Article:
# Help to understand proof to show that a function is uniformly continous in a certain interval (Spivak)

This excerpt relates to the following proof:

If $f$ is continous on $[a,b]$, then $f$ is uniformly continuous $[a,b]$.

For $\epsilon > 0$ let's say that $f$ is $\epsilon$-good on $[a,b]$ if there is some $\delta > 0$ such that, for all $y$ and $z$ in $[a,b]$,

if $|y-z|<\delta$ , then $|f(x)-f(z)|<\epsilon$

Consider any $\epsilon > 0$. Let

$A=\{x:a\leq x \leq b$ and $f$ is $\epsilon$-good on $[a,x]\}$

Then, the proof went on to show that $A$ has a least upper bound, $\alpha$ and that $\alpha=b$. Here's the part I don't understand:

... So $f$ is surely $\epsilon$-good on the interval $[\alpha - \delta_0, \alpha + \delta_0]$. On the other hand, since $\alpha$ is the least upper bound of $A$, it is also clear that $f$ is $\epsilon$-good on $[a, \alpha- \delta_0]$.

I don't understand how we can conclude that $f$ is $\epsilon$-good $[a, \alpha- \delta_0]$ just from knowing that $\alpha$ is the least upper bound of $A$. How do we know that $f$ is $\epsilon$-good for each number in the interval from $a$ up to and including $\alpha-\delta_0$?

Here's my understanding of the proof:

Suppose $a=1$ and 5 is the least upper bound of $A$. Then, just by knowing that $f$ is $\epsilon$-good on $[5-\delta_0,5+\delta_0]$ we can conclude that $f$ is $\epsilon$-good on the intervals $[a,2],[a,3]$ all the way to $[a, 5-\delta_0]$. I feel like I am missing some property of the least upper bound that is preventing me from understanding this proof.

The proof also claims that $f$ is $\epsilon$-good on $[a, b - \delta_0]$ which I also don't understand but I guess the explanation would be similar to $f$ being $\epsilon$-good on $[a,\alpha-\delta_0]$.

Thank you in advance for any help provided.

It is better to define least upper bound in plain and simple English with minimal amount of symbolism.

A number $m$ is said to be the least upper bound of a non-empty subset $A$ of real numbers if no member of $A$ exceeds $m$, but given any number $m'$ less that $m$ it is exceeded by at least one member of $A$.

Now adding the context of the current problem to this definition, $\alpha$ is the least upper bound of set $$A = \{x \mid a \leq x \leq b \text{ and }f\text{ is }\epsilon\text{-good on }[a, x]\}$$

Consider the number $\beta = \alpha - \delta_{0}$. Since $\delta_{0} > 0$ it means that $\beta < \alpha$ and hence by the second part of the definition of least upper bound this number $\beta$ must be exceeded by a member of set $A$. Thus we have a $y\in A$ such that $y > \beta$. Since $y \in A$ it means that $f$ is $\epsilon$-good in $[a, y]$. Now $y > \beta$ and therefore it is clear that the interval $[a, \beta]$ is fully contained in the interval $[a, y]$. The $\epsilon$-goodness of $f$ on $[a, y]$ implies its $\epsilon$-goodness on any subinterval of $[a, y]$ and thus $f$ is $\epsilon$-good on $[a, \beta] = [a, \alpha - \delta_{0}]$.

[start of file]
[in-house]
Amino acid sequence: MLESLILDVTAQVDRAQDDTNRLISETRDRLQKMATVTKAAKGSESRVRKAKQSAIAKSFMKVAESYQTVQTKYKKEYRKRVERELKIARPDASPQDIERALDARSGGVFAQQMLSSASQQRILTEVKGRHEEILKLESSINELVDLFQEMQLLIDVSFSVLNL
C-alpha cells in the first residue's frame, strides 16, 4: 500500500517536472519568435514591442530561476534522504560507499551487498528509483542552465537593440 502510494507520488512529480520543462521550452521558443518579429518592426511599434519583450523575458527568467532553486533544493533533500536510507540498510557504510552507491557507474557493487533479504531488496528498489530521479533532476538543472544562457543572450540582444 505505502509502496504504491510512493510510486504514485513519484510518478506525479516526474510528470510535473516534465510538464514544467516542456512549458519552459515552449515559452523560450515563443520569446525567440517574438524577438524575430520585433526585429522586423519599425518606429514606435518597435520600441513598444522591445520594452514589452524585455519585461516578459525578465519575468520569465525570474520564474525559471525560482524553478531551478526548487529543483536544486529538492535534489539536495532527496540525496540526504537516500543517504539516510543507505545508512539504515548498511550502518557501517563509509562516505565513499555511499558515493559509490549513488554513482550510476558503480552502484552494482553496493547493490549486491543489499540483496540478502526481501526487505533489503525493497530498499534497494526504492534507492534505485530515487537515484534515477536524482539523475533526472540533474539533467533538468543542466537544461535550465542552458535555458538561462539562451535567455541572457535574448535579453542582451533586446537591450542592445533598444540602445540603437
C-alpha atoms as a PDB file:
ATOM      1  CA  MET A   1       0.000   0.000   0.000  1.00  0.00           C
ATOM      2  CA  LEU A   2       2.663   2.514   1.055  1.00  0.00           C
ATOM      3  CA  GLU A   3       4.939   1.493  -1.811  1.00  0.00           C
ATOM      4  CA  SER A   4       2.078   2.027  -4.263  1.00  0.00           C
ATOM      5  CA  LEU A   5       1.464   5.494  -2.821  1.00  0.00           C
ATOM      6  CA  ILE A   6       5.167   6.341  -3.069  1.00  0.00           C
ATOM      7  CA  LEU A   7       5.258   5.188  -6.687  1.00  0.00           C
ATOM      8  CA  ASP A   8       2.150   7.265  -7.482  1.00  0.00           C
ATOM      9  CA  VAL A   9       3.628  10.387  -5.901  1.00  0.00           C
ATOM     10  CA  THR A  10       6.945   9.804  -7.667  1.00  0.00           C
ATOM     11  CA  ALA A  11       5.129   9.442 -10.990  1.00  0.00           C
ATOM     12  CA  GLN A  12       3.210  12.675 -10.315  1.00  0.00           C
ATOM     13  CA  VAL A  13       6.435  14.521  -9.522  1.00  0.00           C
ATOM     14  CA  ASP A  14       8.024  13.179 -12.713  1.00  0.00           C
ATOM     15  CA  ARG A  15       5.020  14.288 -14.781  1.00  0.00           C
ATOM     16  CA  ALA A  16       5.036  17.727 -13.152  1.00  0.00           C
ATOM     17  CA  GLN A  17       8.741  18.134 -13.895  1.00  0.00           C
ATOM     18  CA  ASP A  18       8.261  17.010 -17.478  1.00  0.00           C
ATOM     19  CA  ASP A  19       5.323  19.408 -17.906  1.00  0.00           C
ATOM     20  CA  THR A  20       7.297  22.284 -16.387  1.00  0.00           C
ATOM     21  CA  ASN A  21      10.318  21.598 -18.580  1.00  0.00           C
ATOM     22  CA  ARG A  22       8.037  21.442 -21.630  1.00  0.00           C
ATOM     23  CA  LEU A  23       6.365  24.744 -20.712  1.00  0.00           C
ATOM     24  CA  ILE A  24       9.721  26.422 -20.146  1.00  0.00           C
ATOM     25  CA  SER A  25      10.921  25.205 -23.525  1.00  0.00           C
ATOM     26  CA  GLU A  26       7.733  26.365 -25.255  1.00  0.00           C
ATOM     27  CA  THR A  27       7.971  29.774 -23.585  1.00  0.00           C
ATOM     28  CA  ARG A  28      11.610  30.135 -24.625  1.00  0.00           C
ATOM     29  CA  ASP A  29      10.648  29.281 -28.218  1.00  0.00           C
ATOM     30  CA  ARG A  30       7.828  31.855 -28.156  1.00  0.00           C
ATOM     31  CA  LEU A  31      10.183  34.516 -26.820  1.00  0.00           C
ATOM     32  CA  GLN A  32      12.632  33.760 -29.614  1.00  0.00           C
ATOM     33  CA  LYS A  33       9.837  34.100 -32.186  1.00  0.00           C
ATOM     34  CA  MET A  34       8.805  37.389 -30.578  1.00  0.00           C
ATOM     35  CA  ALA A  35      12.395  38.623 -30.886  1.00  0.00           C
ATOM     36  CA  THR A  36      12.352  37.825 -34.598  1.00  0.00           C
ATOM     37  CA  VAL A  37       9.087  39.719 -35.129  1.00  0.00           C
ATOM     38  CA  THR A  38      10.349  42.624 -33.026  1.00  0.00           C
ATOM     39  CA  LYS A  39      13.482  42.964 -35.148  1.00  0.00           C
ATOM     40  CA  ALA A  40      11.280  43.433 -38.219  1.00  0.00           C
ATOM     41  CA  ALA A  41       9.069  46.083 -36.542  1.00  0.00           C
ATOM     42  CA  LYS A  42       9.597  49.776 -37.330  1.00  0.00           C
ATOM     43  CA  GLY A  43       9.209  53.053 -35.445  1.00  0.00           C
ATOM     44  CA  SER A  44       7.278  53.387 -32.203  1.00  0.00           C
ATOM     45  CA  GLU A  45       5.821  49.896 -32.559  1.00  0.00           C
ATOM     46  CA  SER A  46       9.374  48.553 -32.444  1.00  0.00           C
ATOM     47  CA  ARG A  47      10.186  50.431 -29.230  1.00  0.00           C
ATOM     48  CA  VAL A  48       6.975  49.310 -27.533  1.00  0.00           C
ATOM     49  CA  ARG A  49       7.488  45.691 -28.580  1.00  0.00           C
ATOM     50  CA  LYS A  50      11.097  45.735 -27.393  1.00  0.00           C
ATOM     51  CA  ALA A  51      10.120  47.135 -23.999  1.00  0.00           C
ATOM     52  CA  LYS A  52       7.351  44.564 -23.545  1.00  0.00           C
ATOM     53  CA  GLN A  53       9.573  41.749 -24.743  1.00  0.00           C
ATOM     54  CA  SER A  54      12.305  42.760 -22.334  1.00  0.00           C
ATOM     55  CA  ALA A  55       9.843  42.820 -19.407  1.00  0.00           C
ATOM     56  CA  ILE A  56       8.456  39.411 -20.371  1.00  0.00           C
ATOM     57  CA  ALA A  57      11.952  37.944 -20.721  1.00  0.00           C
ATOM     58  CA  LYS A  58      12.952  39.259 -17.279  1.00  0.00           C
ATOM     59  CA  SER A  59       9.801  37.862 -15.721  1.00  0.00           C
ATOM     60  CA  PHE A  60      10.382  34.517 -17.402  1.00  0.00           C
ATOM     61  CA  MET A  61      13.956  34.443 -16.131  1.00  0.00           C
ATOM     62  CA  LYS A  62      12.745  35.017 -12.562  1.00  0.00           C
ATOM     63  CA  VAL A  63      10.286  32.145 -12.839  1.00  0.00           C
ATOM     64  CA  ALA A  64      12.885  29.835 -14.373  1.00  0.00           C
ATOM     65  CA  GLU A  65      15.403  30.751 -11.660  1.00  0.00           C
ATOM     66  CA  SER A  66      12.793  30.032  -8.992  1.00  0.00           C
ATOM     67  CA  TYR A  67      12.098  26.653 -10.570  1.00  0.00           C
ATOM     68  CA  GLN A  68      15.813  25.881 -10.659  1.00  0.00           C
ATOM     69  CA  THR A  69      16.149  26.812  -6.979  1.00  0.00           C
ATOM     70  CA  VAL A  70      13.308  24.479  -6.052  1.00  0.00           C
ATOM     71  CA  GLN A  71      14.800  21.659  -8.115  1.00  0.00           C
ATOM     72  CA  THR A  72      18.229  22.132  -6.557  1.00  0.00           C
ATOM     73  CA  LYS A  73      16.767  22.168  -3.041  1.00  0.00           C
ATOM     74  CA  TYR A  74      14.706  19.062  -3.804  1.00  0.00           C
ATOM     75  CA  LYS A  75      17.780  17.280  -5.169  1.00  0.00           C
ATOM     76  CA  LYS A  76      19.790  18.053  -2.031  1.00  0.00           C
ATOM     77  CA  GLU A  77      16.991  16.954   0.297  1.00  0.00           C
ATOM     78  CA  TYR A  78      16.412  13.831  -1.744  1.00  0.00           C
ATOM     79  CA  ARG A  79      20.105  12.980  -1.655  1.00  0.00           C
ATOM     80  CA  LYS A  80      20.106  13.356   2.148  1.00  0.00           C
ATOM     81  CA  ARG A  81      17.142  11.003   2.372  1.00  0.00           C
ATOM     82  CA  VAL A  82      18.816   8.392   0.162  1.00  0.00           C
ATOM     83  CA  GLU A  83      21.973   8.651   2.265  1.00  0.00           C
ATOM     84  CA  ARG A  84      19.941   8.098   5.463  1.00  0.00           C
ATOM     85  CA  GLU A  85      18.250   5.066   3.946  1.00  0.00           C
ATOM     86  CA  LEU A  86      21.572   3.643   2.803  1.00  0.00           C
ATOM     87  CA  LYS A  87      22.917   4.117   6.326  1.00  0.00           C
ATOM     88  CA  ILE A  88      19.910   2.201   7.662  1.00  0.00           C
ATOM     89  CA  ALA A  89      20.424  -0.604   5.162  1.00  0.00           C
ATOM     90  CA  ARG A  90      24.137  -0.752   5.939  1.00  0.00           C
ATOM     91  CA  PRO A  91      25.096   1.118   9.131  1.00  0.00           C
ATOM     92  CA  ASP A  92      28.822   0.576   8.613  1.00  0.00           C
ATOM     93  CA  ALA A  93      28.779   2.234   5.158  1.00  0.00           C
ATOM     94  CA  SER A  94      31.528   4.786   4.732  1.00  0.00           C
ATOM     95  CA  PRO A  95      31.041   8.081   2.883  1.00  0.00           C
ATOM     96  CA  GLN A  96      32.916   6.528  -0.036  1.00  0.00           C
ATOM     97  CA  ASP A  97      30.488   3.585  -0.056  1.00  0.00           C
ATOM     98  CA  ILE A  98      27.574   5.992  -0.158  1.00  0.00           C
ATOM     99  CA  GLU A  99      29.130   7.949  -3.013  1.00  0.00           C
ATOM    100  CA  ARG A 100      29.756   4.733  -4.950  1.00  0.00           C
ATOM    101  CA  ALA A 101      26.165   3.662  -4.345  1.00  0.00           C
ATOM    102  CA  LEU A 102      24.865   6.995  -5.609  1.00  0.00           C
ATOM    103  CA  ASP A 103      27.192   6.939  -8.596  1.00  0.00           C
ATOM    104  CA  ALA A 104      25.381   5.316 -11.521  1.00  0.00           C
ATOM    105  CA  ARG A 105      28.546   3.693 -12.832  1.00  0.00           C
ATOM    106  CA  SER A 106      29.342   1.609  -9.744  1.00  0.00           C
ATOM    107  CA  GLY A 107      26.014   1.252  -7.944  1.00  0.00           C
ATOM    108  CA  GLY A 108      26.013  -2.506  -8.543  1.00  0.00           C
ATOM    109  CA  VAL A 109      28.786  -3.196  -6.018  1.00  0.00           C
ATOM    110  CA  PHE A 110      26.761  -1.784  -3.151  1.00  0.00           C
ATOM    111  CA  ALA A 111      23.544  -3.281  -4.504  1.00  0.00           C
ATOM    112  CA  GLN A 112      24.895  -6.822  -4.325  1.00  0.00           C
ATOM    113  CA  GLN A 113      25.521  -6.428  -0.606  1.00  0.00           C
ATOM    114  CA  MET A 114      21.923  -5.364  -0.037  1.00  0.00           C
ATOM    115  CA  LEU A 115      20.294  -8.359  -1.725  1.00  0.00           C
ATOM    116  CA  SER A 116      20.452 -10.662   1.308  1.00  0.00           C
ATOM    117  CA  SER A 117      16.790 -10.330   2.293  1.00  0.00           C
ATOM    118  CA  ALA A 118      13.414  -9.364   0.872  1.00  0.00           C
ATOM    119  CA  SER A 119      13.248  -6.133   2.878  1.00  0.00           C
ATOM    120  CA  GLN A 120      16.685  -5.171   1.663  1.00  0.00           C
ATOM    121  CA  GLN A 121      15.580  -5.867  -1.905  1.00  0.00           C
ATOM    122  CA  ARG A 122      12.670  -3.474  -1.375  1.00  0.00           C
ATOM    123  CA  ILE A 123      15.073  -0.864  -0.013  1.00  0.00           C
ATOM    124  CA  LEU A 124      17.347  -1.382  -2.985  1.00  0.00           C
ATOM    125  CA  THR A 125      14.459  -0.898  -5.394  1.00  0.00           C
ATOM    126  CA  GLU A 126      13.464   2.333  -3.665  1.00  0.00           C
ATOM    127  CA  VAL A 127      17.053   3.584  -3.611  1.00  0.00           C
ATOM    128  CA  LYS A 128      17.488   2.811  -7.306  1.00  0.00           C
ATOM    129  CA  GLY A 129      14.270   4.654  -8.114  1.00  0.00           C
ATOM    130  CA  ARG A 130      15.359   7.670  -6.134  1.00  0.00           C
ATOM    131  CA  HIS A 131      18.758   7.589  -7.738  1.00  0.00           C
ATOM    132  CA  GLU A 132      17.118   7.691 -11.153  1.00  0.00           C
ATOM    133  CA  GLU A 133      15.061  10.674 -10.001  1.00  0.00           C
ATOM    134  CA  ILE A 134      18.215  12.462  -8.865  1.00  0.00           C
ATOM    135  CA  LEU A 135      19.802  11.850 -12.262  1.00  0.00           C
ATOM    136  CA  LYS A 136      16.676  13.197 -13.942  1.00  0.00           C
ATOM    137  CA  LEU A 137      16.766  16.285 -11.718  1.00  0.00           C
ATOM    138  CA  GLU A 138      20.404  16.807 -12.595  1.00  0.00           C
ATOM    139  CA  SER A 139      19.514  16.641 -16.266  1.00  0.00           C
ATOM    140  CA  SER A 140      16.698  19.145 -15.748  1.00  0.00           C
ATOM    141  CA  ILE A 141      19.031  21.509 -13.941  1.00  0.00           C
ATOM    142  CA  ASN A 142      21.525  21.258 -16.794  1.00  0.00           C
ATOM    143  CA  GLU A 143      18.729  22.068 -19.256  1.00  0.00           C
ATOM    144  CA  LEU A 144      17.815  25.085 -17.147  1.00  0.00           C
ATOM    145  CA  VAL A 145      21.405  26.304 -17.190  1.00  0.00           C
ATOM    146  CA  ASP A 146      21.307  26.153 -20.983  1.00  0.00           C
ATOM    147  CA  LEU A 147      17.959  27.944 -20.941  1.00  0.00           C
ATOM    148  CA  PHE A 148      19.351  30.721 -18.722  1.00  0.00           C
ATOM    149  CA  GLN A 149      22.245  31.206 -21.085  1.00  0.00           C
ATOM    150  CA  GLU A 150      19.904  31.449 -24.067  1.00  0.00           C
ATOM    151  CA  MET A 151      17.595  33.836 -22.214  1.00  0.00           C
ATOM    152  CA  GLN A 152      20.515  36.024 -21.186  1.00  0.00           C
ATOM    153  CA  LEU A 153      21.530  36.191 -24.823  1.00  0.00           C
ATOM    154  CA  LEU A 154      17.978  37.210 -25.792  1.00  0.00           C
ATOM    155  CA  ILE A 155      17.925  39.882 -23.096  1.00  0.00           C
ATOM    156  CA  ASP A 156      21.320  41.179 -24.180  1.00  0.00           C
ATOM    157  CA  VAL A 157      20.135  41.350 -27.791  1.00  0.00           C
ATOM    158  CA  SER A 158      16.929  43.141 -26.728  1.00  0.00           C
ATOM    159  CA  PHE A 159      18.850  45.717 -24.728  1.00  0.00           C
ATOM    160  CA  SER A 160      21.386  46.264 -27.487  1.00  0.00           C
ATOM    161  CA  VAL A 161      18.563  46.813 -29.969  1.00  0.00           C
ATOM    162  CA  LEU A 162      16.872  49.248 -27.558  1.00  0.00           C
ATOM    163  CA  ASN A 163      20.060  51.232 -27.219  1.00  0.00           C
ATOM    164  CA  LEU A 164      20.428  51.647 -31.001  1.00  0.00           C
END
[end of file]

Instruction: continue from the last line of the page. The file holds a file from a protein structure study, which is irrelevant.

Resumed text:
You also need to understand why $f$ is $\epsilon$-good in $[\alpha - \delta_{0}, \alpha + \delta_{0}]$. This is simply because of the choice of $\delta_{0}$ such that $|f(x) - f(\alpha)| < \epsilon / 2$ for $|x - \alpha| \leq \delta_{0}$. Such a choice of $\delta_{0}$ is possible because $f$ is continuous at $\alpha$.

While studying proofs in analysis it is very important that one understands the definitions completely without any ambiguities and it is also important that one tries to formulate definitions with minimal amount of mathematical symbols.

There exists some $x$ such that $\alpha - \delta_0 < x \leq \alpha$ and $x \in A$. Otherwise, $\alpha$ would not be the least upper bound of $A$.

Because $f$ is $\epsilon$-good on $[a,x]$, and $[a,\alpha - \delta_0] \subset [a,x]$, it follows that $f$ is $\epsilon$-good on $[a,\alpha - \delta_0]$.

First of all, note that if $x \in A$ and $a \leq y \leq x$, then $y \in A$.

Now if $\alpha$ is the least upper bound of $A$ and $a \leq y < \alpha$, there exists some element $x \in A$ between $y$ and $\alpha$ (otherwise $y$ would be an upper bound for $A$), which shows that $y \in A$ by the above remark. Applying this with $y = \alpha - \delta_0$ shows that $f$ is $\epsilon$-good on $[a, \alpha - \delta_0]$.

For the second part, the same argument works, because at that point of the proof we have already shown that $b = \alpha$.

• @ Mikko your answer only considers the size of $y$ relative to $\alpha$ to determine whether it belongs to $A$ but in order to be in $A$, $f$ needs to be $\epsilon$-good on $[a,y]$ too. Therefore, does this imply that if we know that $f$ is $\epsilon$-good on $[\alpha-\delta_0,\alpha+delta_0]$, we know that $f$ will be $\epsilon$-good from any number less than $\alpha-\delta_0$ to $\alpha-\delta_0$? – mauna Aug 20 '13 at 17:46
• Let me phrase this differently. If $a \leq y < \alpha$, then $y < x \leq \alpha$ for some $x \in A$ since $\alpha$ is the least upper bound. Thus $f$ is $\epsilon$-good on $[a,x]$, which implies that $f$ is $\epsilon$-good on $[a,y]$ since $y \leq x$. Hence $y \in A$. I'm not sure what you mean with that last part. – Mikko Korhonen Aug 20 '13 at 18:00
• I've edited my question to elaborate more on the specific area that confuses me. – mauna Aug 21 '13 at 14:30
• Maybe what you're missing is the fact that $\alpha$ is the least upperbound. This means that as close as you want to, but below, $\alpha$, there must be an element of $A$. In particular, between $\alpha-\delta_0$ and $\alpha$ there must be an element of $A$, called $x$ by Mikko Korhonen in the comment above. – Magdiragdag Aug 21 '13 at 15:01